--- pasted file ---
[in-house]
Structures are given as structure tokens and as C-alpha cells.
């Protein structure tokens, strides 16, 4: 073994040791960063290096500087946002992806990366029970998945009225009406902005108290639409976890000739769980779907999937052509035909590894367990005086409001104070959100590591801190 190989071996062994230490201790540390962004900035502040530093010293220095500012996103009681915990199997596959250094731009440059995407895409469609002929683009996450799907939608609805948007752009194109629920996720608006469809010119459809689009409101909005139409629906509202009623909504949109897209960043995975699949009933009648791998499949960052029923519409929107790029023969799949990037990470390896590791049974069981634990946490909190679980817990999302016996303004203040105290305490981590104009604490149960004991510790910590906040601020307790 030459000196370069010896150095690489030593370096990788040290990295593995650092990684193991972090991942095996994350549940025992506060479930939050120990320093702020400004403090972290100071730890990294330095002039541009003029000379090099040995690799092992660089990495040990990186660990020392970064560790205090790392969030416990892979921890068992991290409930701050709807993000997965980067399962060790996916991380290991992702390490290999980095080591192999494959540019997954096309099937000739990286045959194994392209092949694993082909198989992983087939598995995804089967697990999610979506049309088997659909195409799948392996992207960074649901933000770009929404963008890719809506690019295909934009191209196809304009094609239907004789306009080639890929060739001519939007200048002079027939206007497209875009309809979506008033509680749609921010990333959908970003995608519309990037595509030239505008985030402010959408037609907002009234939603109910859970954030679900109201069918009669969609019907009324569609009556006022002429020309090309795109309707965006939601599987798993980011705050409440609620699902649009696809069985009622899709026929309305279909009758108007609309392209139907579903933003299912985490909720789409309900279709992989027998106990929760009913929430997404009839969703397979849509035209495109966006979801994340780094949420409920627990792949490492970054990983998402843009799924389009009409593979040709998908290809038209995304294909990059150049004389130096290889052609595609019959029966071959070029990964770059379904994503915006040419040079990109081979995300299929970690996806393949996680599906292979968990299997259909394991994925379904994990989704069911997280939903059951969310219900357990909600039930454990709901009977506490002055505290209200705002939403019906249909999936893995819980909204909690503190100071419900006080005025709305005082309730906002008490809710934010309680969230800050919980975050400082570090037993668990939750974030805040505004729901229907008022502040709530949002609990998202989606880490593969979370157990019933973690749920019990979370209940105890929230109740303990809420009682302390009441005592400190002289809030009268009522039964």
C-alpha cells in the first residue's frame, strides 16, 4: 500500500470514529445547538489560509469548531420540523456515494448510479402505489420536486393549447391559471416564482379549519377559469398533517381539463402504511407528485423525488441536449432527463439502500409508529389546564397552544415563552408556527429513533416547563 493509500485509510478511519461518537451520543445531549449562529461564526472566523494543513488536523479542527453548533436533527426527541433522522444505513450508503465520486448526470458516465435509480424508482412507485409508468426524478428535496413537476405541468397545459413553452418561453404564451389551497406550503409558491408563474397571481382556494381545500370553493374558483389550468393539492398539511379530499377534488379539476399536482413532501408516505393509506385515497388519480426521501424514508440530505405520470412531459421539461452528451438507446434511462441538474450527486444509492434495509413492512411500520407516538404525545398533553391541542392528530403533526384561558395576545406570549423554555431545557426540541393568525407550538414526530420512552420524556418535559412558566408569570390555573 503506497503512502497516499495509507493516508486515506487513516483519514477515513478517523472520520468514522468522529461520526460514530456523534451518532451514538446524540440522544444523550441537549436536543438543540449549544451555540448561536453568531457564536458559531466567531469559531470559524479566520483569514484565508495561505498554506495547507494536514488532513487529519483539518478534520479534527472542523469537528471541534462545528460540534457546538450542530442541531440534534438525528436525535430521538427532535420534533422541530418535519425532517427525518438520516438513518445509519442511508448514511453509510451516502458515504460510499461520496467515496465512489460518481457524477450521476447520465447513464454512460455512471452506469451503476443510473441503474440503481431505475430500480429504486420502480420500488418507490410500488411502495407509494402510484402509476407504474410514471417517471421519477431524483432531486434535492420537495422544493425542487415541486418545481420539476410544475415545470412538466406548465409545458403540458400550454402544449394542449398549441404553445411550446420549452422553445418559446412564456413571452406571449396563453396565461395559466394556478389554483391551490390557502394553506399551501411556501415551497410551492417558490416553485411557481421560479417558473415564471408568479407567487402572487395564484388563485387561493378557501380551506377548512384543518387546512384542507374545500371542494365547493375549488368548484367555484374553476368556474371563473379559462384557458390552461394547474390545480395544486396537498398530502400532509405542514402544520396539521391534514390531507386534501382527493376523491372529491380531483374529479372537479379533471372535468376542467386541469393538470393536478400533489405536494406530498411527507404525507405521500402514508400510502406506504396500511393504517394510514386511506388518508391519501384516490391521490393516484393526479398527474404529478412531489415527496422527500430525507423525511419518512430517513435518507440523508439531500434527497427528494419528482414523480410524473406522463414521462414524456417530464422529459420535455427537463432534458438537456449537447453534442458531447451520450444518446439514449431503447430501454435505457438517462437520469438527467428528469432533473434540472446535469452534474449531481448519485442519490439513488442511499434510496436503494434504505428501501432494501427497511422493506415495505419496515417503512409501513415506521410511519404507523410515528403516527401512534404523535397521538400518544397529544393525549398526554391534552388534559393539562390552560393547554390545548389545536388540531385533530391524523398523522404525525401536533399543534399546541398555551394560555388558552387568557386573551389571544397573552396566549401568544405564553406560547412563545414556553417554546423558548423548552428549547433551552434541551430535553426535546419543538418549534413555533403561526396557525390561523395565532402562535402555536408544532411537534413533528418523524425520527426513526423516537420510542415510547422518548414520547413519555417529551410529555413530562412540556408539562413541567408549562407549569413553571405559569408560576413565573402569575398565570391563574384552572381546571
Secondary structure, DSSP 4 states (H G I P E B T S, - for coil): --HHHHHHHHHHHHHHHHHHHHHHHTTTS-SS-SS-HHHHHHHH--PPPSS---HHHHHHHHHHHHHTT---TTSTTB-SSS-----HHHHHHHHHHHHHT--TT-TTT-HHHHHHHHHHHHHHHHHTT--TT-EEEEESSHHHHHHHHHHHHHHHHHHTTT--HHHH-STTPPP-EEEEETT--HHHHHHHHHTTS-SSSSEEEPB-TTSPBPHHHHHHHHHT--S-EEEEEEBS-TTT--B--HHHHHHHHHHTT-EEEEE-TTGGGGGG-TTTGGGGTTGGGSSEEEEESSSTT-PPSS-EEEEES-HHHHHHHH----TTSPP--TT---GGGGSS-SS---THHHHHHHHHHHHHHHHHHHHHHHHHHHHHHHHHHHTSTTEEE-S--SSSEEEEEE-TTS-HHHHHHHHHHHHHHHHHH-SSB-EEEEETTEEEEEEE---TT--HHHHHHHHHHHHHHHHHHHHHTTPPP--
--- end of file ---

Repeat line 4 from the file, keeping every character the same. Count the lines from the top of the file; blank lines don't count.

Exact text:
C-alpha cells in the first residue's frame, strides 16, 4: 500500500470514529445547538489560509469548531420540523456515494448510479402505489420536486393549447391559471416564482379549519377559469398533517381539463402504511407528485423525488441536449432527463439502500409508529389546564397552544415563552408556527429513533416547563 493509500485509510478511519461518537451520543445531549449562529461564526472566523494543513488536523479542527453548533436533527426527541433522522444505513450508503465520486448526470458516465435509480424508482412507485409508468426524478428535496413537476405541468397545459413553452418561453404564451389551497406550503409558491408563474397571481382556494381545500370553493374558483389550468393539492398539511379530499377534488379539476399536482413532501408516505393509506385515497388519480426521501424514508440530505405520470412531459421539461452528451438507446434511462441538474450527486444509492434495509413492512411500520407516538404525545398533553391541542392528530403533526384561558395576545406570549423554555431545557426540541393568525407550538414526530420512552420524556418535559412558566408569570390555573 503506497503512502497516499495509507493516508486515506487513516483519514477515513478517523472520520468514522468522529461520526460514530456523534451518532451514538446524540440522544444523550441537549436536543438543540449549544451555540448561536453568531457564536458559531466567531469559531470559524479566520483569514484565508495561505498554506495547507494536514488532513487529519483539518478534520479534527472542523469537528471541534462545528460540534457546538450542530442541531440534534438525528436525535430521538427532535420534533422541530418535519425532517427525518438520516438513518445509519442511508448514511453509510451516502458515504460510499461520496467515496465512489460518481457524477450521476447520465447513464454512460455512471452506469451503476443510473441503474440503481431505475430500480429504486420502480420500488418507490410500488411502495407509494402510484402509476407504474410514471417517471421519477431524483432531486434535492420537495422544493425542487415541486418545481420539476410544475415545470412538466406548465409545458403540458400550454402544449394542449398549441404553445411550446420549452422553445418559446412564456413571452406571449396563453396565461395559466394556478389554483391551490390557502394553506399551501411556501415551497410551492417558490416553485411557481421560479417558473415564471408568479407567487402572487395564484388563485387561493378557501380551506377548512384543518387546512384542507374545500371542494365547493375549488368548484367555484374553476368556474371563473379559462384557458390552461394547474390545480395544486396537498398530502400532509405542514402544520396539521391534514390531507386534501382527493376523491372529491380531483374529479372537479379533471372535468376542467386541469393538470393536478400533489405536494406530498411527507404525507405521500402514508400510502406506504396500511393504517394510514386511506388518508391519501384516490391521490393516484393526479398527474404529478412531489415527496422527500430525507423525511419518512430517513435518507440523508439531500434527497427528494419528482414523480410524473406522463414521462414524456417530464422529459420535455427537463432534458438537456449537447453534442458531447451520450444518446439514449431503447430501454435505457438517462437520469438527467428528469432533473434540472446535469452534474449531481448519485442519490439513488442511499434510496436503494434504505428501501432494501427497511422493506415495505419496515417503512409501513415506521410511519404507523410515528403516527401512534404523535397521538400518544397529544393525549398526554391534552388534559393539562390552560393547554390545548389545536388540531385533530391524523398523522404525525401536533399543534399546541398555551394560555388558552387568557386573551389571544397573552396566549401568544405564553406560547412563545414556553417554546423558548423548552428549547433551552434541551430535553426535546419543538418549534413555533403561526396557525390561523395565532402562535402555536408544532411537534413533528418523524425520527426513526423516537420510542415510547422518548414520547413519555417529551410529555413530562412540556408539562413541567408549562407549569413553571405559569408560576413565573402569575398565570391563574384552572381546571